The retreats were divided, SOAR-random, into exposure the first day, skillsets the second. Rare wools by Deb Robson was an exciting foray into really weird sheep breeds. She gave us samples of Black Welsh Mountain, Hog Island, North Ronaldsay, Jacob, Manx Loaghtan, Clun Forest, Southdown, and Wensleydale. Our job was to card and/or comb the washed fleece, spin worsted and/or woolen, then move on. We sprinted through the breeds. I had not spun four of the eight before. Deb is a precious resource in the fiber world. She is planning to work on a book covering sheep breeds from other parts of the world next. Her Fleece and Fiber Sourcebook is a work that will stand for decades.
Beth Smith was next. Her workshop was For the Love of Longwools. With a similar idea of exposure, she gave us four breeds. This allowed more time to be systematic and work with the locks more completely. Lincoln, Romney, Wensleydale, and BFL were presented. Beth is smart, knowledgeable, and a superb resource for all kinds of fleeces at her shop.
Let us take a break. SOAR wasn't just about classes.
Evil talked me into the edgy color thing. Blue, yes? A nice streak? An overdye?
No. She dragged me to Deb Menz's classroom, where every possible hue of dyed merino was spread out on a table. We pointed to this and that. One learns that Evil Michelle is always right. Cranberry is in my future. Pictures may or may not make it to the blog.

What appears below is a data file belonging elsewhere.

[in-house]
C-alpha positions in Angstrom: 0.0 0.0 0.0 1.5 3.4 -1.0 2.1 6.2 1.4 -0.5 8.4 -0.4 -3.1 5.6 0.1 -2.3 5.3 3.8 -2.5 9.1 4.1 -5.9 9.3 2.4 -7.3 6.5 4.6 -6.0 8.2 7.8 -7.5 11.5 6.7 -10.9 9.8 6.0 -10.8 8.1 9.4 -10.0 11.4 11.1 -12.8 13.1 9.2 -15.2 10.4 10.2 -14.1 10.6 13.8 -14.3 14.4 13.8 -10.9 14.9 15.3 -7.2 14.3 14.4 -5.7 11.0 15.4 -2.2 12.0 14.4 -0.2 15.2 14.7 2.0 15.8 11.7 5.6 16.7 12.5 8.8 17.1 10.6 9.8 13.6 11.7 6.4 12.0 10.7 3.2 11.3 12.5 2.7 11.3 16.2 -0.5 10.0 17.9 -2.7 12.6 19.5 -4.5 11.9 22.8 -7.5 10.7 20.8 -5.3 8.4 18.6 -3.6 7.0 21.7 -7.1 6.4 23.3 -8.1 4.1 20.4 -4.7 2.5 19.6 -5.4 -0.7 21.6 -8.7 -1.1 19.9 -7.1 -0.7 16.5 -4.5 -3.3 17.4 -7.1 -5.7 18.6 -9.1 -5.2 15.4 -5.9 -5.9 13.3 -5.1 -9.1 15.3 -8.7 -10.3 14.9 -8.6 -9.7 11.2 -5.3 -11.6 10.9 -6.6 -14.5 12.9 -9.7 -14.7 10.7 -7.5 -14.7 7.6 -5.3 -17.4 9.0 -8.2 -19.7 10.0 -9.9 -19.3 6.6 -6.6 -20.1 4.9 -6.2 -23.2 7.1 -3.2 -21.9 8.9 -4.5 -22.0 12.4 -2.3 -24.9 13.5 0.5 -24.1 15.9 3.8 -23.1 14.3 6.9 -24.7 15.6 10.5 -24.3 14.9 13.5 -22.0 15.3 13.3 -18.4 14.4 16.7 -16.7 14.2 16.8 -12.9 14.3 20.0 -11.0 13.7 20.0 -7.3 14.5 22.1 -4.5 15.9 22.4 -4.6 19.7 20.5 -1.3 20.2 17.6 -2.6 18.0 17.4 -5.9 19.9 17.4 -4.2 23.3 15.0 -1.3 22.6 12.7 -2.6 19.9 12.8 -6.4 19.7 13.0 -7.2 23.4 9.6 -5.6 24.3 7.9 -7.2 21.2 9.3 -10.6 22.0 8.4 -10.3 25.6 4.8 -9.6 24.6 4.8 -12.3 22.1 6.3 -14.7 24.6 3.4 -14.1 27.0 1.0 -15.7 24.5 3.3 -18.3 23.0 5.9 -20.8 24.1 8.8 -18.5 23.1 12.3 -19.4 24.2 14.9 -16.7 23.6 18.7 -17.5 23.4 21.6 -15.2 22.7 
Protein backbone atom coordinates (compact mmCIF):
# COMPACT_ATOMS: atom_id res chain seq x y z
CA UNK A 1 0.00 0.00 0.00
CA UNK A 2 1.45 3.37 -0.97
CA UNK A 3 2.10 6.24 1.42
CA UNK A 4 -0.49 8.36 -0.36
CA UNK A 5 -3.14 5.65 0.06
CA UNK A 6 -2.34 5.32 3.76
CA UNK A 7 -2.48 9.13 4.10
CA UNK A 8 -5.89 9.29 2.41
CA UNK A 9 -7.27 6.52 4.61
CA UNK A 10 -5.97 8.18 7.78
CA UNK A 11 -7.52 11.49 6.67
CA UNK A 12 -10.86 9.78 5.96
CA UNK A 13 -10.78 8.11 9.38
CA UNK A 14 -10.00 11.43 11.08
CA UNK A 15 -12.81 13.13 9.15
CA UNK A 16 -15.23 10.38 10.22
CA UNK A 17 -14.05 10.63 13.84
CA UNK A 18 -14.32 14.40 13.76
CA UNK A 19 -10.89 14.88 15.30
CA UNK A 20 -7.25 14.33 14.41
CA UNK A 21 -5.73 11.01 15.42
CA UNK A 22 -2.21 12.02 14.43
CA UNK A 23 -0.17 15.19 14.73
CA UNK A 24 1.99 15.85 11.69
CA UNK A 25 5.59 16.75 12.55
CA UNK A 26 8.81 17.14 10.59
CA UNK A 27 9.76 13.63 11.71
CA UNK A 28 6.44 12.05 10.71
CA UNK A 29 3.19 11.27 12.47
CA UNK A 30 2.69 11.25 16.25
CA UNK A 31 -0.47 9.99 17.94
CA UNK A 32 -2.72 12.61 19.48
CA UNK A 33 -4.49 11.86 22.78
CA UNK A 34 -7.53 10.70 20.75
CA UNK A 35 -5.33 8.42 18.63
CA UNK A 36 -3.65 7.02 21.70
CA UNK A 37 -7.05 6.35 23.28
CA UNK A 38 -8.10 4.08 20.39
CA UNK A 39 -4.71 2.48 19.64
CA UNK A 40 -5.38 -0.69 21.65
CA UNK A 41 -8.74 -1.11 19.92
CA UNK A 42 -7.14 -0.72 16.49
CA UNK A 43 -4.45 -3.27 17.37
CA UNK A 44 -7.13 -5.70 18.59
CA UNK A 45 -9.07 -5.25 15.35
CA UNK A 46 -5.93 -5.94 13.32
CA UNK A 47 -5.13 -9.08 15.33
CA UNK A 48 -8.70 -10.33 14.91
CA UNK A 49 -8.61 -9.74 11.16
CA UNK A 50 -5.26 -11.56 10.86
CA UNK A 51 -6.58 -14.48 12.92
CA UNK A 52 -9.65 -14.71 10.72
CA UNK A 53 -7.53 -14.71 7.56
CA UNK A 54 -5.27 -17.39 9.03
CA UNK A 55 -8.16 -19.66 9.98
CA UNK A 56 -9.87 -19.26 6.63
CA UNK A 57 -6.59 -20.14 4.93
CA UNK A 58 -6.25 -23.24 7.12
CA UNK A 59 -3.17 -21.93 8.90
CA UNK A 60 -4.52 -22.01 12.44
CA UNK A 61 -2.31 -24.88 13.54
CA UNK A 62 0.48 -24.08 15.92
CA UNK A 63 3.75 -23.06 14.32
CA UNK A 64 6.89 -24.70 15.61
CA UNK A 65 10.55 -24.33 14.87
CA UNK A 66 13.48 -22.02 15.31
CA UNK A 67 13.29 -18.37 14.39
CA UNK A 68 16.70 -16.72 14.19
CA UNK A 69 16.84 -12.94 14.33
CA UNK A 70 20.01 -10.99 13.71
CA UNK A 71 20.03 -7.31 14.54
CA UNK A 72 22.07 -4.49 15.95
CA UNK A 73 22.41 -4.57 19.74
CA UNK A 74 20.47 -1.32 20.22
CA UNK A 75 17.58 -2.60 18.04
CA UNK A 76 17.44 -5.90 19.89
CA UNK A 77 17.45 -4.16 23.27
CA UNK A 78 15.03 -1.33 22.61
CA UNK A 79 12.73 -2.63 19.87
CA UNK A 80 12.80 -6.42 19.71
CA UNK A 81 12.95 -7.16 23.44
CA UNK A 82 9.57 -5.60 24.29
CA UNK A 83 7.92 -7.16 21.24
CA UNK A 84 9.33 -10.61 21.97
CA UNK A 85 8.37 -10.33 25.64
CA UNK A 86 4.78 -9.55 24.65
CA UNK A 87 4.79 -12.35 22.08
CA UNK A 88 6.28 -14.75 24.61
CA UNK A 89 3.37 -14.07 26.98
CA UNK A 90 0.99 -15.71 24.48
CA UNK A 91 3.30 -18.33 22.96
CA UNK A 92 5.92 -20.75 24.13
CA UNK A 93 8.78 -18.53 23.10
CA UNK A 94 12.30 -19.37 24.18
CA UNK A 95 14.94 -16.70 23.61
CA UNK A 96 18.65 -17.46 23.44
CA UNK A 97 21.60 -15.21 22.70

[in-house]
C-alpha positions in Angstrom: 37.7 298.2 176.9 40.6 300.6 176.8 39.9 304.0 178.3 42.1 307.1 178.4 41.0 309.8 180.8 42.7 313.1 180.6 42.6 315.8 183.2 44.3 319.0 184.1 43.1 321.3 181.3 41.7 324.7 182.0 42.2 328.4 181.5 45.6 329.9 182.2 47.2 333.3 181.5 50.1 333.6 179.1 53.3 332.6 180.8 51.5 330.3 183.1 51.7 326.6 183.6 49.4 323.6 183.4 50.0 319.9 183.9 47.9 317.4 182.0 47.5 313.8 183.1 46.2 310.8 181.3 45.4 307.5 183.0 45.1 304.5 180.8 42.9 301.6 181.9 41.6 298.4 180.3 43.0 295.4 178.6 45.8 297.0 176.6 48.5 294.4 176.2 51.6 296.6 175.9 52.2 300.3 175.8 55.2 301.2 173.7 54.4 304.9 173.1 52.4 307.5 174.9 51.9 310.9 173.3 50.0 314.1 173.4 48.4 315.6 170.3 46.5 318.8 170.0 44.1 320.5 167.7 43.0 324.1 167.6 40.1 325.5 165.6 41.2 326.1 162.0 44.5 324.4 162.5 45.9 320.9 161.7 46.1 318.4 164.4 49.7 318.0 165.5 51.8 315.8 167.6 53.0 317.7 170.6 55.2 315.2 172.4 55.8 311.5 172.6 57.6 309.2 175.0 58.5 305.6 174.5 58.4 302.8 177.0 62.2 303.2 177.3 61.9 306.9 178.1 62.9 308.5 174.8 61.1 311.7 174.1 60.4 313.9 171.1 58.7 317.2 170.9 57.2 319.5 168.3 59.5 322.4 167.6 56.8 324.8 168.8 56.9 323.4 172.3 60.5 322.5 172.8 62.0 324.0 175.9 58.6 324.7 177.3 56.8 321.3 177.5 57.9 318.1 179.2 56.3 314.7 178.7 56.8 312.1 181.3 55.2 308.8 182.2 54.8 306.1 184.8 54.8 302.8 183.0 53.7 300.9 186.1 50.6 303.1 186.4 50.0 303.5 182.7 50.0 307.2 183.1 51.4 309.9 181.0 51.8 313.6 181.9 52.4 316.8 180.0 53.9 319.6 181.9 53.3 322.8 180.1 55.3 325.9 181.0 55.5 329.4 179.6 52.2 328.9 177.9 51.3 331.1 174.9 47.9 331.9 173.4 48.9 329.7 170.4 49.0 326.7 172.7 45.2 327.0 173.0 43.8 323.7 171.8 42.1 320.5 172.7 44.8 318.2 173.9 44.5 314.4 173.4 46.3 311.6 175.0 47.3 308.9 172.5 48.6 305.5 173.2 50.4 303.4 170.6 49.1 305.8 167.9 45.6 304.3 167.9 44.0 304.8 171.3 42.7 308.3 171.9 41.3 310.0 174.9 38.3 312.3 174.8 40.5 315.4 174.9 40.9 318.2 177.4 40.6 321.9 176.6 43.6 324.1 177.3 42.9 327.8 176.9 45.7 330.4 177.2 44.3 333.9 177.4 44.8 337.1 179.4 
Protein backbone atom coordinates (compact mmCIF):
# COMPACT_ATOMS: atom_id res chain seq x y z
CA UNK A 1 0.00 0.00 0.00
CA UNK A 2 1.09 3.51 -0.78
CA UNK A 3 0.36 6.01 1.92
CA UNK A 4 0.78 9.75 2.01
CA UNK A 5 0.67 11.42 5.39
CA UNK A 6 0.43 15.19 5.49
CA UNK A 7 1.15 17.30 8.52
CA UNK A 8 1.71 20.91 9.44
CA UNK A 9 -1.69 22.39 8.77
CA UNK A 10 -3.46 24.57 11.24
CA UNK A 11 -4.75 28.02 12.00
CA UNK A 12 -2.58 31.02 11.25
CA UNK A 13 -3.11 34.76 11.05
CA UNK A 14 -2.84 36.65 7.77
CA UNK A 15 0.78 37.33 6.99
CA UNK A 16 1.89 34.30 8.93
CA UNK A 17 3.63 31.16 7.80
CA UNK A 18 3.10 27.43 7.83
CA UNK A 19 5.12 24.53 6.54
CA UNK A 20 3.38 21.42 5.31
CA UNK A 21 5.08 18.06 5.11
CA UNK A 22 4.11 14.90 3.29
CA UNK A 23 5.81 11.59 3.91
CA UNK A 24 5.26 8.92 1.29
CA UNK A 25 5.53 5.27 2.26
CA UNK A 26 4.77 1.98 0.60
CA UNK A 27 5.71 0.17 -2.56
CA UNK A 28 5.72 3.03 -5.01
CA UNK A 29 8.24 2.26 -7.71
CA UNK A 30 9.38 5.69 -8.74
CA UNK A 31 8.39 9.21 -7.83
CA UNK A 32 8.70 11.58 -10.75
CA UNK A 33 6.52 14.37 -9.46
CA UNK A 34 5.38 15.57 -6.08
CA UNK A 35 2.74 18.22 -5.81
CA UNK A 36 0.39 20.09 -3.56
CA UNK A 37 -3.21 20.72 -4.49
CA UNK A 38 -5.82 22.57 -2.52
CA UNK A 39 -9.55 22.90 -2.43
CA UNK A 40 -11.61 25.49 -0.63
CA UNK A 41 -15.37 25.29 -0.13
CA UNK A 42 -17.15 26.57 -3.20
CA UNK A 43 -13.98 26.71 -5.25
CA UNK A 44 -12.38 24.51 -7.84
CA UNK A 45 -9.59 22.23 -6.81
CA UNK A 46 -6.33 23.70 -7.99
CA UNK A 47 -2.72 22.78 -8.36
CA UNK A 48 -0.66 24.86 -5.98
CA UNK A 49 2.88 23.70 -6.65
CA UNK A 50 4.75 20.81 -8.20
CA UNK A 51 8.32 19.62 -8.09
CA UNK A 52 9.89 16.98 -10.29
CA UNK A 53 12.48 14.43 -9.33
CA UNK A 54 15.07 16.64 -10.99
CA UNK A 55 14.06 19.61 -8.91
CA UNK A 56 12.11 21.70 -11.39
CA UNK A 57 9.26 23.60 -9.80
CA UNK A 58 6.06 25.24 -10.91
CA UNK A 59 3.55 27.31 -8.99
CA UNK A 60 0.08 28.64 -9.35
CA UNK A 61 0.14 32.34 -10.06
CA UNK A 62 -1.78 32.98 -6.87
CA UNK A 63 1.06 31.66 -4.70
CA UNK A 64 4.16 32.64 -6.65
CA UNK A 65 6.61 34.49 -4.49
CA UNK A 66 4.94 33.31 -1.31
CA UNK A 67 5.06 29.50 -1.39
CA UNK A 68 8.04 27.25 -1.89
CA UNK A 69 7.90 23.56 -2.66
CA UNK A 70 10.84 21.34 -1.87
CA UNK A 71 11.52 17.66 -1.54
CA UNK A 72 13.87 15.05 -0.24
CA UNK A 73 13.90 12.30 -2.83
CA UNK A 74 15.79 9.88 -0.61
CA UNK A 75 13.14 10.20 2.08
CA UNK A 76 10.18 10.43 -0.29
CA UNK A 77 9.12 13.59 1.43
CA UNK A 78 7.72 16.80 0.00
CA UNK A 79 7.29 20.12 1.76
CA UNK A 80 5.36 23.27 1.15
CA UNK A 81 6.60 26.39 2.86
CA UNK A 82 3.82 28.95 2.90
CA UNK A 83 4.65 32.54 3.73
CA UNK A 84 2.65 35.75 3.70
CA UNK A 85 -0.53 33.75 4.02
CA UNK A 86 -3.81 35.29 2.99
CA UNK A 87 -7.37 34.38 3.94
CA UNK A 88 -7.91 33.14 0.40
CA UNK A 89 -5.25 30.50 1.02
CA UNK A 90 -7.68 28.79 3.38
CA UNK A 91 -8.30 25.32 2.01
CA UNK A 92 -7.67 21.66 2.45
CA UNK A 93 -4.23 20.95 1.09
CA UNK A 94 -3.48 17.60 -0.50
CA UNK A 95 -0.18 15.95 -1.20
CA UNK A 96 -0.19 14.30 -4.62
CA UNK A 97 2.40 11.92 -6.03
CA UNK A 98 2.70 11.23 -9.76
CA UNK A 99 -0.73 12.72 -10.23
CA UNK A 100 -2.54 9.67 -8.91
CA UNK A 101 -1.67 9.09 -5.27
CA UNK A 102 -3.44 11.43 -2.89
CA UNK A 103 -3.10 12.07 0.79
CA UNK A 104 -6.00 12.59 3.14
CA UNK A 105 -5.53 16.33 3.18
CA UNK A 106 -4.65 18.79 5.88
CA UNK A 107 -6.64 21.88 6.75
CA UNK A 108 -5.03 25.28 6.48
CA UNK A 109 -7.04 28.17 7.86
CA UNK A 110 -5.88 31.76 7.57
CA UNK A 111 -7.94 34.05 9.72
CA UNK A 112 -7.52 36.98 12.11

Lynn coordinated a trip to Harrisville Designs. Yarn apparently doesn't just happen. We saw the entire process, from picker, carder, separate the carded batt into roving, twist the roving in the spinner machine, cone the spun yarn, skein the yarn, wash it, dry it, and label it.
The picker takes stuff that looks nothing like yarn components and turns it into something that gets carded into evenly tweedy roving. That the roving stays together in huge thin sheets long enough to get spun is miraculous. The spinner machine looks like it just rubs the roving together, but it apparently is more complex than it appears. All the yarn that is produced in the Mill goes through ONE washing machine to get the spinning oils out. All the yarn is dried on very high tech racks with drying devices call fans. The big bin of honey colored yarn is a mistake. Something happened in the spinning that produced softer yarn than met their standards. Someone then had an 'ah ha' moment. Harrisville R&D is looking into what went wrong so they can purposefully make this yarn again. (It is soft and cushy and I would buy it.)
I came away with new respect for 40 year old spinning equipment. One room to the left of the entry is completely filled with shelves. Packed tightly on the shelves are parts for the machines. If something breaks that isn't in that room, it is to be specially made for the Mill. I have a bigger tolerance now for knots. (I saw how much waste would occur if knots weren't used to completely empty the cones into skeins.) My particular medical view on life had me taking deep breaths as I watched workers stick their hands by open rollers to clear clogs, and pick at chain-driven machines to clear fluff from the oily parts.
Jonathan Bosworth gave a talk in the SOAR Marketplace on 10/7. He presented his Han Dynasty reproduction wheel. Here he is, doing a bit of spinning on this charka-spinning wheel hybrid.
Behind as usual. Rhinebeck was the weekend after SOAR. I did lots. I saw lots. No spoilers from the audience, please. ;)